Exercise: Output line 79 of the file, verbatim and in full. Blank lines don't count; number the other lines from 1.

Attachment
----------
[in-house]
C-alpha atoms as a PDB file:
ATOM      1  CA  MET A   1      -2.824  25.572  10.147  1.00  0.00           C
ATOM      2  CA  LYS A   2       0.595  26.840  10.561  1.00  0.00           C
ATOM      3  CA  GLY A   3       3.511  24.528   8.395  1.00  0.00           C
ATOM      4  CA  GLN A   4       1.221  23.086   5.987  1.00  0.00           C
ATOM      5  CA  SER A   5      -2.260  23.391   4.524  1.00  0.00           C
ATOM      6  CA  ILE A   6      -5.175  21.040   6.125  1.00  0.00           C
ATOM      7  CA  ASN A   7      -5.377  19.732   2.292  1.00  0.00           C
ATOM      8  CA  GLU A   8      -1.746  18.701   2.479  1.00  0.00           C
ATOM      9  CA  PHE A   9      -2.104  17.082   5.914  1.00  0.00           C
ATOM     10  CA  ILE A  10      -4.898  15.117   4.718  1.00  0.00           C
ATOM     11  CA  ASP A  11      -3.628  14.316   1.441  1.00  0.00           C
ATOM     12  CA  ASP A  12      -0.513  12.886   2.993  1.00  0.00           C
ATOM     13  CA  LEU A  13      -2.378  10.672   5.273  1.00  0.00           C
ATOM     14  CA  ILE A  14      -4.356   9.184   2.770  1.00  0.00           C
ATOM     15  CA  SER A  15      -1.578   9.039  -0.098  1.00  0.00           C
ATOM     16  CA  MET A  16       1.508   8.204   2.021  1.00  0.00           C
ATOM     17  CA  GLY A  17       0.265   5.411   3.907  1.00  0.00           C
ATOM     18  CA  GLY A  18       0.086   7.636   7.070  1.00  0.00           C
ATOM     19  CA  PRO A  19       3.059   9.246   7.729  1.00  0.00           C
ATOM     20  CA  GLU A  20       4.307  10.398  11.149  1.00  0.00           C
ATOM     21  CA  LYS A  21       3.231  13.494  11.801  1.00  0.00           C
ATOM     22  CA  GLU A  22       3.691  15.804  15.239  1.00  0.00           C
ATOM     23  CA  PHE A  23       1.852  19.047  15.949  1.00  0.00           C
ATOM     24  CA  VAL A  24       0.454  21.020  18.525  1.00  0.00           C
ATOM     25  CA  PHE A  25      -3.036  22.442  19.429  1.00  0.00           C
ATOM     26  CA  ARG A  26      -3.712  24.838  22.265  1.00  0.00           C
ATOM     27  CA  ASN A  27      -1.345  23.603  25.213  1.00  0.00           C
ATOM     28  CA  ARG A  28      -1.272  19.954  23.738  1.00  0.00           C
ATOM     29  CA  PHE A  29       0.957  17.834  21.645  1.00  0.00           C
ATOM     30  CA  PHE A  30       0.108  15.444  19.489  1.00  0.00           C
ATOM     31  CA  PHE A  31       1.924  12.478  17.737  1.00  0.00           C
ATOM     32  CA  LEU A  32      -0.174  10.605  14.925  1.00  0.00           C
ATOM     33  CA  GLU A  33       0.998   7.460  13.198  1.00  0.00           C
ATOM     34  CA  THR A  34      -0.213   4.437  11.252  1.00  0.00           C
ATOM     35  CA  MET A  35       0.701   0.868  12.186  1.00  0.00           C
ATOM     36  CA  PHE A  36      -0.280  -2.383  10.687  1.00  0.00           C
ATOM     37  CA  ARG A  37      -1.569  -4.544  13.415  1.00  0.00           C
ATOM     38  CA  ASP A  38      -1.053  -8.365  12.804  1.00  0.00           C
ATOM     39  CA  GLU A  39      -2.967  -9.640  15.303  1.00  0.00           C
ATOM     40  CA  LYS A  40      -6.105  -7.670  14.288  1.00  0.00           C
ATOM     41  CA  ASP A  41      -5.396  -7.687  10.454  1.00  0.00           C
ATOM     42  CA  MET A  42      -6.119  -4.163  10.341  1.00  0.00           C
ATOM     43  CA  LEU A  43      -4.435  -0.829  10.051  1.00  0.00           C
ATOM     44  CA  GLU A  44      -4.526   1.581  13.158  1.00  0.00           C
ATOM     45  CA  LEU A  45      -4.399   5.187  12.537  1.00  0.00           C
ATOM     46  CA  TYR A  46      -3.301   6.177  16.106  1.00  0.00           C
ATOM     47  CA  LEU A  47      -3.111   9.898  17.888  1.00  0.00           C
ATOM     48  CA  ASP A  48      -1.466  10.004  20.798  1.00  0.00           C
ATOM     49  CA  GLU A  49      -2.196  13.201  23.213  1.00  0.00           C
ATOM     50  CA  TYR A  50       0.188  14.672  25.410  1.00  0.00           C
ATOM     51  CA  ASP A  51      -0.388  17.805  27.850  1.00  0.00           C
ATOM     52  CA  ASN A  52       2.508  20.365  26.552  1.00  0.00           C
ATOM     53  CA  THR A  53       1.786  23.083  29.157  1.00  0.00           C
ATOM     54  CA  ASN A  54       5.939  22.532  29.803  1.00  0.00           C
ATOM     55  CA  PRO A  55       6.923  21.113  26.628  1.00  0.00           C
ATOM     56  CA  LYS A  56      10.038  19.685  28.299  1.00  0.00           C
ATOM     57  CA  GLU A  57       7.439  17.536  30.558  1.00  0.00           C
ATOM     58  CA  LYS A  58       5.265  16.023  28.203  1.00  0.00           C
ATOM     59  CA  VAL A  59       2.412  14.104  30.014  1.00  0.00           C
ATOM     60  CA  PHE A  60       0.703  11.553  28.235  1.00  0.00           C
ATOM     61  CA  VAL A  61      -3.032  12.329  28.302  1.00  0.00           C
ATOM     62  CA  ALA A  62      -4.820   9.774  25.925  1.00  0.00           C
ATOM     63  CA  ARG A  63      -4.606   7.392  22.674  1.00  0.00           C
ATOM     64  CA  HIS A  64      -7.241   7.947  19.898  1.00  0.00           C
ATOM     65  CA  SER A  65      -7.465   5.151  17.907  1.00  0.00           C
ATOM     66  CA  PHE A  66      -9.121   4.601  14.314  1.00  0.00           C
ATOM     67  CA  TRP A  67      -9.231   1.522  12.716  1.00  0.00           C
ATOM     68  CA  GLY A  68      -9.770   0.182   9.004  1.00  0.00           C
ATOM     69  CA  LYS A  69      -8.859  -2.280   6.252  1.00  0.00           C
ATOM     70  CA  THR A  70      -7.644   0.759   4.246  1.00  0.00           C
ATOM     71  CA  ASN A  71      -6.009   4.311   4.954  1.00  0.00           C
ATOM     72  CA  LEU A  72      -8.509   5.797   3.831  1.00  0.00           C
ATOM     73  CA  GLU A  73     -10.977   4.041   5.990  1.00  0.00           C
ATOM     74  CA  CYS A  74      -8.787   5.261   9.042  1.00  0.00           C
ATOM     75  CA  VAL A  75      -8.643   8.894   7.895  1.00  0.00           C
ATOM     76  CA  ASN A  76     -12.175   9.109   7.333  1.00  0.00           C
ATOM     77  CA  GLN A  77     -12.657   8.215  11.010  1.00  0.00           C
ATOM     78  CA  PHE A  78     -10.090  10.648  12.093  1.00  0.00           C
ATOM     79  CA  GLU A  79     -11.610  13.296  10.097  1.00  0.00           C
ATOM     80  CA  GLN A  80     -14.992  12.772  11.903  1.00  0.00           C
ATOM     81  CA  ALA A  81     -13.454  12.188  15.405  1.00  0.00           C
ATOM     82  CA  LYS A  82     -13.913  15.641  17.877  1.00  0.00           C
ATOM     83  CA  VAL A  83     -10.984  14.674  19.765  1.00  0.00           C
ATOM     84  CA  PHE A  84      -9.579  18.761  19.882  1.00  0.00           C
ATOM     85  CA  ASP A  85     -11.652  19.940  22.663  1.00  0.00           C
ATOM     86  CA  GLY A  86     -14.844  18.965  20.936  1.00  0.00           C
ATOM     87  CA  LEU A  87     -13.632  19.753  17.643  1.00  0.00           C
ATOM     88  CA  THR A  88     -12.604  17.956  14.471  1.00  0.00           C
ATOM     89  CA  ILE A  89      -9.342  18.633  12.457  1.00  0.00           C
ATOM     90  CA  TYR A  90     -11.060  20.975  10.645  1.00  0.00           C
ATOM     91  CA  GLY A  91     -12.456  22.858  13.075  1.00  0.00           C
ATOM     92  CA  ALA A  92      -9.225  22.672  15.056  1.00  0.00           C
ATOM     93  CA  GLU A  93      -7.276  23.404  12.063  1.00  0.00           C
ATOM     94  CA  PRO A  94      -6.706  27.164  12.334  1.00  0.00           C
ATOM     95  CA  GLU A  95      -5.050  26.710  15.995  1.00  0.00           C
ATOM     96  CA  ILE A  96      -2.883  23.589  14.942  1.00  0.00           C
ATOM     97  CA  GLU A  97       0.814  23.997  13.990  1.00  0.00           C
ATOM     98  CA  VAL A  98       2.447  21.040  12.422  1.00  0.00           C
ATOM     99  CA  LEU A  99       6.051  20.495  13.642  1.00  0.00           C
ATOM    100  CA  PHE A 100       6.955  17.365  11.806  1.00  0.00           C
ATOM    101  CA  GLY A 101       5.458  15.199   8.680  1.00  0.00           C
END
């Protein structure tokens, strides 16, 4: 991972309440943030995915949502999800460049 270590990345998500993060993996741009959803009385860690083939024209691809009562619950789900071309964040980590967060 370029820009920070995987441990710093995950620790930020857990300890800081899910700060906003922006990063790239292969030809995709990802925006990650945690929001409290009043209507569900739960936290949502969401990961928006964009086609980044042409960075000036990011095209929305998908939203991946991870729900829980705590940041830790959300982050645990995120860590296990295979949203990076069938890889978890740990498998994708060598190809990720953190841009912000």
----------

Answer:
ATOM     77  CA  GLN A  77     -12.657   8.215  11.010  1.00  0.00           C